Updated evidence-based clinical practice guidelines for the diagnosis and management of melanoma: definitive excision margins for primary cutaneous melanoma

Michael J Sladden, Omgo E Nieweg, Julie Howle, Brendon J Coventry and John F Thompson
Med J Aust 2018; 208 (3): . || doi: 10.5694/mja17.00278
Published online: 19 February 2018


Introduction: Definitive management of primary cutaneous melanoma consists of surgical excision of the melanoma with the aim of curing the patient. The melanoma is widely excised together with a safety margin of surrounding skin and subcutaneous tissue, after the diagnosis and Breslow thickness have been established by histological assessment of the initial excision biopsy specimen. Sentinel lymph node biopsy should be discussed for melanomas ≥ 1 mm thickness (≥ 0.8 mm if other high risk features) in which case lymphoscintigraphy must be performed before wider excision of the primary melanoma site. The 2008 evidence-based clinical practice guidelines for the management of melanoma ( are currently being revised and updated in a staged process by a multidisciplinary working party established by Cancer Council Australia. The guidelines for definitive excision margins for primary melanomas have been revised as part of this process.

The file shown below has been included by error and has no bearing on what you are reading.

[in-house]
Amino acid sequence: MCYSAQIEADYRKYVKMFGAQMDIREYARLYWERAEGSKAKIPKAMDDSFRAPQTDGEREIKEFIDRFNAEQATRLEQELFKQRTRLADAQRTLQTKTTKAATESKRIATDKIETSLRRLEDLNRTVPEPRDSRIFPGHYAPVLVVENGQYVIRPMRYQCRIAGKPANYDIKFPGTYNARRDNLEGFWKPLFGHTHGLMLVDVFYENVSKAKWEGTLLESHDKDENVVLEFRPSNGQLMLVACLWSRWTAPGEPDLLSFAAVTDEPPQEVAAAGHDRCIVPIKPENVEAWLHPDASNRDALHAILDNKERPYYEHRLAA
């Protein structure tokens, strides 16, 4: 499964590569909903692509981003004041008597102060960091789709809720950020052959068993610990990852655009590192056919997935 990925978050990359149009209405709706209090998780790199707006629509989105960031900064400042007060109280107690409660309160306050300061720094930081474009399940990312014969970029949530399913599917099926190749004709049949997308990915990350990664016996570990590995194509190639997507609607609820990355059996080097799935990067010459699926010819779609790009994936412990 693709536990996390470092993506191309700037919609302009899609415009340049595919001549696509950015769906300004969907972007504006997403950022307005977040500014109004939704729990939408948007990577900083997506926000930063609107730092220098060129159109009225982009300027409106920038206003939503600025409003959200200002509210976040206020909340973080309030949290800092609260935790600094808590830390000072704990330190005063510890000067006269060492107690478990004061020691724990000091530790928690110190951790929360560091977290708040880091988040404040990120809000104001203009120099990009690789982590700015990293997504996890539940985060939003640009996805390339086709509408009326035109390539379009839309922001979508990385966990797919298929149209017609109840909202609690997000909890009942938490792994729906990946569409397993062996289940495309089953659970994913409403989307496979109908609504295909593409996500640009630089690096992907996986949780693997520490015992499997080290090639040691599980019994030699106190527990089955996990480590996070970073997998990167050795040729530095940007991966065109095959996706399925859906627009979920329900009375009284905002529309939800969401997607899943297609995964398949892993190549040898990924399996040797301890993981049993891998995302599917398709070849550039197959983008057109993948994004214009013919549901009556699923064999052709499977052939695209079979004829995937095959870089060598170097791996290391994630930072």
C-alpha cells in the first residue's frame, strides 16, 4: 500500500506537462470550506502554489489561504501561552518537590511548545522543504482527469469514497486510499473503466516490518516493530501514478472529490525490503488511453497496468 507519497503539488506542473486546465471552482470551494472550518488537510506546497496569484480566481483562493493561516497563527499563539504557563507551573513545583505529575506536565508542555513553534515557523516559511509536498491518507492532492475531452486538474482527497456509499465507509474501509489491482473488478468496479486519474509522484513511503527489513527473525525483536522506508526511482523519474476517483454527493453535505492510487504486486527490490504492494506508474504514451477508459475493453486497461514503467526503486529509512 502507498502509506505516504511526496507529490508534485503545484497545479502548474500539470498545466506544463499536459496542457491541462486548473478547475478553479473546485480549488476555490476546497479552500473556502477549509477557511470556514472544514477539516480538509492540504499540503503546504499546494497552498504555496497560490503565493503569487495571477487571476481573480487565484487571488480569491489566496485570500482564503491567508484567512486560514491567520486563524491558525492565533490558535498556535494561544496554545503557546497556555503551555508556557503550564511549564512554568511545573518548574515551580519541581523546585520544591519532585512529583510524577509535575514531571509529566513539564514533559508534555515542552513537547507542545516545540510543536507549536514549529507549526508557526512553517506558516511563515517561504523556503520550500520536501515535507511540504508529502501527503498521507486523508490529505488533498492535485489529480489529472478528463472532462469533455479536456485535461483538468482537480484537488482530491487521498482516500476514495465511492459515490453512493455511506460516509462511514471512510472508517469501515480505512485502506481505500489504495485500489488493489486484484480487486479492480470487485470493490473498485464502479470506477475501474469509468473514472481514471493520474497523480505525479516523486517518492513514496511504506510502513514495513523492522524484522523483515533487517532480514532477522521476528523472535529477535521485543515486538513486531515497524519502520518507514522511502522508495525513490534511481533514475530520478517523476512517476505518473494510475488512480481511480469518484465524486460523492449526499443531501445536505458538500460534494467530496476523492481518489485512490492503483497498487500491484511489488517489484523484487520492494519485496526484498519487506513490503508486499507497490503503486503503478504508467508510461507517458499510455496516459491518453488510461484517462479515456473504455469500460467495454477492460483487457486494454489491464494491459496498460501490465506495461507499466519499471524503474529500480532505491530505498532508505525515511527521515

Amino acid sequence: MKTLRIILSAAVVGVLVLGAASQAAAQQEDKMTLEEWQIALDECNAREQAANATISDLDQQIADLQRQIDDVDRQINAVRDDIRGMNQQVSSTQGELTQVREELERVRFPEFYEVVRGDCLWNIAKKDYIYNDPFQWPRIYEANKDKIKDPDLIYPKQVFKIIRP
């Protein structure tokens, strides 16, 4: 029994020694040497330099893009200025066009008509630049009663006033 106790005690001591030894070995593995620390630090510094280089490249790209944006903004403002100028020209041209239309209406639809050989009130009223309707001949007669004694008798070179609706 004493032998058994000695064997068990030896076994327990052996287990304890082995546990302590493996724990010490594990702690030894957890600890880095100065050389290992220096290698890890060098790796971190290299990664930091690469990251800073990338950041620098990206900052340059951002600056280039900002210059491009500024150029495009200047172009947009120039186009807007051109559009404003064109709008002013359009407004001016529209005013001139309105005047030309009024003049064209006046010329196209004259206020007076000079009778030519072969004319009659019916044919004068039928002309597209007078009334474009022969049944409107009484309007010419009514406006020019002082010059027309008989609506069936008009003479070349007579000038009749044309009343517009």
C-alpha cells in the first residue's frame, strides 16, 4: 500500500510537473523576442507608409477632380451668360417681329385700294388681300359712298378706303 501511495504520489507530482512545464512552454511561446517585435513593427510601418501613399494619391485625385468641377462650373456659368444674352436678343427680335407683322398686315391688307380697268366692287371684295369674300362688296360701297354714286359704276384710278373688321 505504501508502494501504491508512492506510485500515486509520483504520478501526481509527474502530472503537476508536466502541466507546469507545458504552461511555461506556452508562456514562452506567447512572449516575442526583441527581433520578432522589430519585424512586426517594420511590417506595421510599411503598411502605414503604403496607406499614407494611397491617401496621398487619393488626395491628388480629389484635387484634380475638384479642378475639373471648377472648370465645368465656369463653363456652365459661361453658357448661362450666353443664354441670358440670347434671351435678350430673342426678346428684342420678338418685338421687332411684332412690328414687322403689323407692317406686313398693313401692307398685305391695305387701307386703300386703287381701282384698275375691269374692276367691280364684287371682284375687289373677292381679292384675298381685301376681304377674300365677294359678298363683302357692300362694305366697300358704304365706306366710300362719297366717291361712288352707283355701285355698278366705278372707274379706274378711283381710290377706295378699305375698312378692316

Main recommendations: The recommendations for definitive wide local excision of primary cutaneous melanoma are:

  • melanoma in situ: 5–10 mm margins
  • invasive melanoma (pT1) ≤ 1.0 mm thick: 1 cm margins
  • invasive melanoma (pT2) 1.01–2.00 mm thick: 1–2 cm margins
  • invasive melanoma (pT3) 2.01–4.00 mm thick: 1–2 cm margins
  • invasive melanoma (pT4) > 4.0 mm thick: 2 cm margins


Changes in management as a result of the guideline: Based on currently available evidence, excision margins for invasive melanoma have been left unchanged compared with the 2008 guidelines. However, melanoma in situ should be excised with 5–10 mm margins, with the aim of achieving complete histological clearance. Minimum clearances from all margins should be assessed and stated. Consideration should be given to further excision if necessary; positive or close histological margins are unacceptable.

  • Michael J Sladden1
  • Omgo E Nieweg2,3
  • Julie Howle4
  • Brendon J Coventry5
  • John F Thompson2,3

  • 1 University of Tasmania, Launceston, TAS
  • 2 Melanoma Institute Australia, Sydney, NSW
  • 3 University of Sydney, Sydney, NSW
  • 4 Westmead Hospital, Sydney, NSW
  • 5 Royal Adelaide Hospital, Adelaide, SA



The guidelines were developed by Cancer Council Australia and Melanoma Institute Australia with financial support from Skin Cancer College Australasia. We acknowledge the Cancer Council Australia and Melanoma Institute Australia project staff, in particular Lani Teddy and Jackie Buck, who were involved in the systematic review.

Competing interests:

No relevant disclosures.


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